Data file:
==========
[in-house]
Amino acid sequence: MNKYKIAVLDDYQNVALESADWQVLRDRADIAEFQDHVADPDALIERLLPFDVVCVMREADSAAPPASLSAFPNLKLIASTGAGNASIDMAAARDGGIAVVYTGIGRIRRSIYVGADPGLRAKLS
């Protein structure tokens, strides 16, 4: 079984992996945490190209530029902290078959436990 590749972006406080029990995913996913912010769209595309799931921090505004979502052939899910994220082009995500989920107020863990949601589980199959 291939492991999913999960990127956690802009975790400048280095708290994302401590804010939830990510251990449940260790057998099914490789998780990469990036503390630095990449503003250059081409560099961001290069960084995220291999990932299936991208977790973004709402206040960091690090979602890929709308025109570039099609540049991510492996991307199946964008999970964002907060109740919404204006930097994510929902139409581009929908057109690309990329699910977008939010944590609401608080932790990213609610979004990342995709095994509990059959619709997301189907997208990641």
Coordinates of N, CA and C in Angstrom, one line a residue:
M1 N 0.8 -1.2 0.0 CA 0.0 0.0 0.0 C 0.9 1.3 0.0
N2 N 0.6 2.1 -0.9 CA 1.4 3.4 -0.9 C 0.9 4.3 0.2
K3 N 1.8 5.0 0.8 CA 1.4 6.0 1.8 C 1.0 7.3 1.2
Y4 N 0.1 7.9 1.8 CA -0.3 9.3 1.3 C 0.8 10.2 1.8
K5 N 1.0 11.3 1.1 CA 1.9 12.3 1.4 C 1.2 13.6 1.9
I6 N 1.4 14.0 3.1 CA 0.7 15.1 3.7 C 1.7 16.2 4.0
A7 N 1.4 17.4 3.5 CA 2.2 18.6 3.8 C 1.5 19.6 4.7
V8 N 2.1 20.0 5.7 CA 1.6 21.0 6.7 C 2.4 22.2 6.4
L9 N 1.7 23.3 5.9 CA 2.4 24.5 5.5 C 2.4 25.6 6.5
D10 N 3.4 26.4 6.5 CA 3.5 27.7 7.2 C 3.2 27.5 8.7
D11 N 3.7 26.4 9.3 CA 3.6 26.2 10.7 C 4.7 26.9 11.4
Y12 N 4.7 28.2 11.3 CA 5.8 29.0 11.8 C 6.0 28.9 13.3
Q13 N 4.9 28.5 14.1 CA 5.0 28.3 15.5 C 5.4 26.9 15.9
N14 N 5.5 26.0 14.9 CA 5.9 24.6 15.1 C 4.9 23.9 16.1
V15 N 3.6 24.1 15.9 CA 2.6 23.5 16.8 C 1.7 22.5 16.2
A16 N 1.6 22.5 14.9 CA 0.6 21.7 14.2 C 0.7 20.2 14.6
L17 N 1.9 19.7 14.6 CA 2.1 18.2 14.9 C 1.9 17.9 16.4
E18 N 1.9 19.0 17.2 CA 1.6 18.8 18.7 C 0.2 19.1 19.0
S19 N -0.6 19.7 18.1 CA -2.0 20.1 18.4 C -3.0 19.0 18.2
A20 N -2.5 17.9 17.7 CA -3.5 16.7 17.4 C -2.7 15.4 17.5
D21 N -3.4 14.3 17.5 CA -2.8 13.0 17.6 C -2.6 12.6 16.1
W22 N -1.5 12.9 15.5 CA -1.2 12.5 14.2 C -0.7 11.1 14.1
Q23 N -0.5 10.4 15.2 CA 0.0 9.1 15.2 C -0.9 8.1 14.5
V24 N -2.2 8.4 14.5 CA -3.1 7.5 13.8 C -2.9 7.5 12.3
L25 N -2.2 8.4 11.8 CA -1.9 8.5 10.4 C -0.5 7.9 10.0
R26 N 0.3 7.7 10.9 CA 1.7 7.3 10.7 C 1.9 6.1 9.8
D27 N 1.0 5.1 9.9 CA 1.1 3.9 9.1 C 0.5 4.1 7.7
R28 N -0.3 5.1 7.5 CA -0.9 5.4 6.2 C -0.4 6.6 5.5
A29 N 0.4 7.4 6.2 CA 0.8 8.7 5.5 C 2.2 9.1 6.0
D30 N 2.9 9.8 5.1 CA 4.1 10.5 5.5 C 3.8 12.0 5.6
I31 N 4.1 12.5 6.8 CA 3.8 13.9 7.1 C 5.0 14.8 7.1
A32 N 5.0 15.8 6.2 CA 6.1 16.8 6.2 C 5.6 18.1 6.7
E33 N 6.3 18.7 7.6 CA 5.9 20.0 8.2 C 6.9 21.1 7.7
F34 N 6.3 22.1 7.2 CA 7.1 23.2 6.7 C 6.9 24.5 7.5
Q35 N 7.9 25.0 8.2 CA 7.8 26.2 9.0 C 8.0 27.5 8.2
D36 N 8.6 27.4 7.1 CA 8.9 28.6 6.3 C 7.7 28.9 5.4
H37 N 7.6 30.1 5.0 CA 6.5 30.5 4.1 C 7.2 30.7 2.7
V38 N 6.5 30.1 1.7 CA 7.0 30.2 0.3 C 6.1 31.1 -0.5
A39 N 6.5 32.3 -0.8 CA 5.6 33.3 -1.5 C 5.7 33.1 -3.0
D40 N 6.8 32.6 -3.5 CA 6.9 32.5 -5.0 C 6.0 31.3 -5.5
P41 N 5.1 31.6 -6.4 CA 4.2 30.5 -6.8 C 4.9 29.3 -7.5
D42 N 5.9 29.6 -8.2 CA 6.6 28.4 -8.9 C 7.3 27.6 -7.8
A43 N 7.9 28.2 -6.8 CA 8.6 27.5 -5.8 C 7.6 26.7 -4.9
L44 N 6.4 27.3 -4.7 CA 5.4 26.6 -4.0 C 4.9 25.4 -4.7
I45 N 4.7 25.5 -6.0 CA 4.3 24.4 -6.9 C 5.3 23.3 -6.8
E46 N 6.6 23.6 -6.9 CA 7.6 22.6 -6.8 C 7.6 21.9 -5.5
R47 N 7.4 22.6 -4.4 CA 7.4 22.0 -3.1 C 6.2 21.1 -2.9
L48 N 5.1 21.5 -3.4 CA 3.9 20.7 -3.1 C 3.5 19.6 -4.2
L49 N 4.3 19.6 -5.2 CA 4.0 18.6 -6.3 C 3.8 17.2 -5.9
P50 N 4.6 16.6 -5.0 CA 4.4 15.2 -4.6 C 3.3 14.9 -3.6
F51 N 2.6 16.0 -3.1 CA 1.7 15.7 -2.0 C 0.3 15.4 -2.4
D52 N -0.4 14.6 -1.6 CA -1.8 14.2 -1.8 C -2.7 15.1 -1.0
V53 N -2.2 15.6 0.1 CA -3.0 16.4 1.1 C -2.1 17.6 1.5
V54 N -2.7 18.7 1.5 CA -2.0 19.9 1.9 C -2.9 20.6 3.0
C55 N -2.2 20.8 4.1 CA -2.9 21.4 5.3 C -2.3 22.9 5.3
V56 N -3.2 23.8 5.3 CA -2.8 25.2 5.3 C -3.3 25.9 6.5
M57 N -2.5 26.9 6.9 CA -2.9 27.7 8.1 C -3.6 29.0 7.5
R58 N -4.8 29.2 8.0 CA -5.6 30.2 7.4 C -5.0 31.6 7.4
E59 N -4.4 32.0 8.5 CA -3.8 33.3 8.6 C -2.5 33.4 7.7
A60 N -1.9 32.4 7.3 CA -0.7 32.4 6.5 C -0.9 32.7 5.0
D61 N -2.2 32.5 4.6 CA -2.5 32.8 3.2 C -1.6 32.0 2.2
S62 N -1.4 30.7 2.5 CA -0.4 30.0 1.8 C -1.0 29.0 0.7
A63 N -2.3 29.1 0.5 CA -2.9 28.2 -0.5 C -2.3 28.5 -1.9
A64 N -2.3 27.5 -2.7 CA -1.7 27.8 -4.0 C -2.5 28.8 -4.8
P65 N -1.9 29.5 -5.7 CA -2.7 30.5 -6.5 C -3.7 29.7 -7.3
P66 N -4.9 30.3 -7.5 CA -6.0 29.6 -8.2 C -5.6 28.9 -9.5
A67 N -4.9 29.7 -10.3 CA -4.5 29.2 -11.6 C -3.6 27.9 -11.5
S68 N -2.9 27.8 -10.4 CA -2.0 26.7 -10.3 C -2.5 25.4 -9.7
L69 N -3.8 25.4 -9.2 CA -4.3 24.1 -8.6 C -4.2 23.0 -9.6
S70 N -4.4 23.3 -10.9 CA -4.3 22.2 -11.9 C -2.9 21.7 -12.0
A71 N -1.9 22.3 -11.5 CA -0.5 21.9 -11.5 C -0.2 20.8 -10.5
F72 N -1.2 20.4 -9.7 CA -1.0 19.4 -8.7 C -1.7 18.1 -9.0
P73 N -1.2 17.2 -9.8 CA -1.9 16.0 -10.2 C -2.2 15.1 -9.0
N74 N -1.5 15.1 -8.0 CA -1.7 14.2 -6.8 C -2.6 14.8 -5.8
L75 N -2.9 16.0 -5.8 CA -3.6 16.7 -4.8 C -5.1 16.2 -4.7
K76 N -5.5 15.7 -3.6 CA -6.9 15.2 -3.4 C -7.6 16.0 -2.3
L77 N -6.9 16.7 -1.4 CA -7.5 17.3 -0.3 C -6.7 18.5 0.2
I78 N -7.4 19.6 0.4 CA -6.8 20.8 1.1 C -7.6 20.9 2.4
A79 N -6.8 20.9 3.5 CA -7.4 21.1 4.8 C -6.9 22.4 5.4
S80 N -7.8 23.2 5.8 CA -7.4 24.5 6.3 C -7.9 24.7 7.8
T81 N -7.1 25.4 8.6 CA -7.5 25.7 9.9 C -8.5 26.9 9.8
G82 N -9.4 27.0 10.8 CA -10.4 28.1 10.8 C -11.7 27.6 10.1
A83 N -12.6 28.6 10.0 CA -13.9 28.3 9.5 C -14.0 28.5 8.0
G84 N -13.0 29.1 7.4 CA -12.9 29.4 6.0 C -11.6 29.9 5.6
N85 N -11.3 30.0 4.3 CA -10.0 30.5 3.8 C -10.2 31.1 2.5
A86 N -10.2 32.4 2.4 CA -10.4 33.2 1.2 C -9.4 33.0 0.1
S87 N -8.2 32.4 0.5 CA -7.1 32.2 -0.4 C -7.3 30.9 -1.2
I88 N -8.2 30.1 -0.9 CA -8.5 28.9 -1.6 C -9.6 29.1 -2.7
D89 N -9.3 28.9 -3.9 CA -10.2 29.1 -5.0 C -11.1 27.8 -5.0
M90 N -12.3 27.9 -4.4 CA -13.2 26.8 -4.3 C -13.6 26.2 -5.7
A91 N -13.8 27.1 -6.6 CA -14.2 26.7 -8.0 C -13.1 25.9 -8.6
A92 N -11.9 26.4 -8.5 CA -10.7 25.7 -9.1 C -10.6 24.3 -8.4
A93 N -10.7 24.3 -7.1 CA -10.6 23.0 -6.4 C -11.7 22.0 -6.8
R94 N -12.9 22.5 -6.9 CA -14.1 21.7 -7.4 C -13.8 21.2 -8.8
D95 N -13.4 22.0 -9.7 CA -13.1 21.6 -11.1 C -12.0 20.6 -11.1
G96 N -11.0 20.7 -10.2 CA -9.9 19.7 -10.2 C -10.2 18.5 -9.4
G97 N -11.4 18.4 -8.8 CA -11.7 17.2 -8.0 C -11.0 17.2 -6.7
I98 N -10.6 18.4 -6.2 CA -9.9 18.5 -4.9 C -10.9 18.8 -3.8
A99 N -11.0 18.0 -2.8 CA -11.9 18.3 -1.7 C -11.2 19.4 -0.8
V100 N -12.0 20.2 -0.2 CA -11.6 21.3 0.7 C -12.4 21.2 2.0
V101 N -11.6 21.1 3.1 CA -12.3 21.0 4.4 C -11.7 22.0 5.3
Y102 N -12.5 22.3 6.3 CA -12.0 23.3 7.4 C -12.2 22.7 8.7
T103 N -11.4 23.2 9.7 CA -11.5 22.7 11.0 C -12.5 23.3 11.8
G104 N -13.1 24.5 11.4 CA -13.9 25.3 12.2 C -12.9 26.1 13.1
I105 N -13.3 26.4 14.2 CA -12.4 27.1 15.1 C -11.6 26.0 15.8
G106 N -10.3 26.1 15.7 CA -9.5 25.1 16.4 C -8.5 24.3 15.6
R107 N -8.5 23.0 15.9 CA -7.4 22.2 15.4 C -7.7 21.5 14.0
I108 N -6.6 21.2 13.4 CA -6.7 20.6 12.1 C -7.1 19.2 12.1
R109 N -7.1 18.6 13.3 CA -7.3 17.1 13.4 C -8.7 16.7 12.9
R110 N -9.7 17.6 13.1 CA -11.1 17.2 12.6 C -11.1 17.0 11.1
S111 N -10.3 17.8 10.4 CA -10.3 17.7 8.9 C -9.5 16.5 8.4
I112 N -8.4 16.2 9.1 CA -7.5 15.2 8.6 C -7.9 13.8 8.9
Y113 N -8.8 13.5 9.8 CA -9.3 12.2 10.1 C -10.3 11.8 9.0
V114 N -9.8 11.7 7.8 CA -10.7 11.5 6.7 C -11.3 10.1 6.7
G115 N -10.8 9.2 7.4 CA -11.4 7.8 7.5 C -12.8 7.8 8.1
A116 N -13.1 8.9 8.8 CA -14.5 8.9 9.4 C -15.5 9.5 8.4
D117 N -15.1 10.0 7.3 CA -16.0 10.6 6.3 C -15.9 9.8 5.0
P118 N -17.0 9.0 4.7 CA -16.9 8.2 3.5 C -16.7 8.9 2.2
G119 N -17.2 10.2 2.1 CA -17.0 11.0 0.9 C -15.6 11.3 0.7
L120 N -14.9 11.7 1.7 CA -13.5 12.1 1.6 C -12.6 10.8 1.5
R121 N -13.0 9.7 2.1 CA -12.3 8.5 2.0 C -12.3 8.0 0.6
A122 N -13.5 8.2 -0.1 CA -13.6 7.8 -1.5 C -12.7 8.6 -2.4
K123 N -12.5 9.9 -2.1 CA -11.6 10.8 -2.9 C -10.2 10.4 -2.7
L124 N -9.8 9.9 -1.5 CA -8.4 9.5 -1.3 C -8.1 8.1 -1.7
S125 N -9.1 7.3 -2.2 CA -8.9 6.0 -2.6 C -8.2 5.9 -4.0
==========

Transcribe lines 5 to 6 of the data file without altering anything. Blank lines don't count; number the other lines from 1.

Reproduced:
M1 N 0.8 -1.2 0.0 CA 0.0 0.0 0.0 C 0.9 1.3 0.0
N2 N 0.6 2.1 -0.9 CA 1.4 3.4 -0.9 C 0.9 4.3 0.2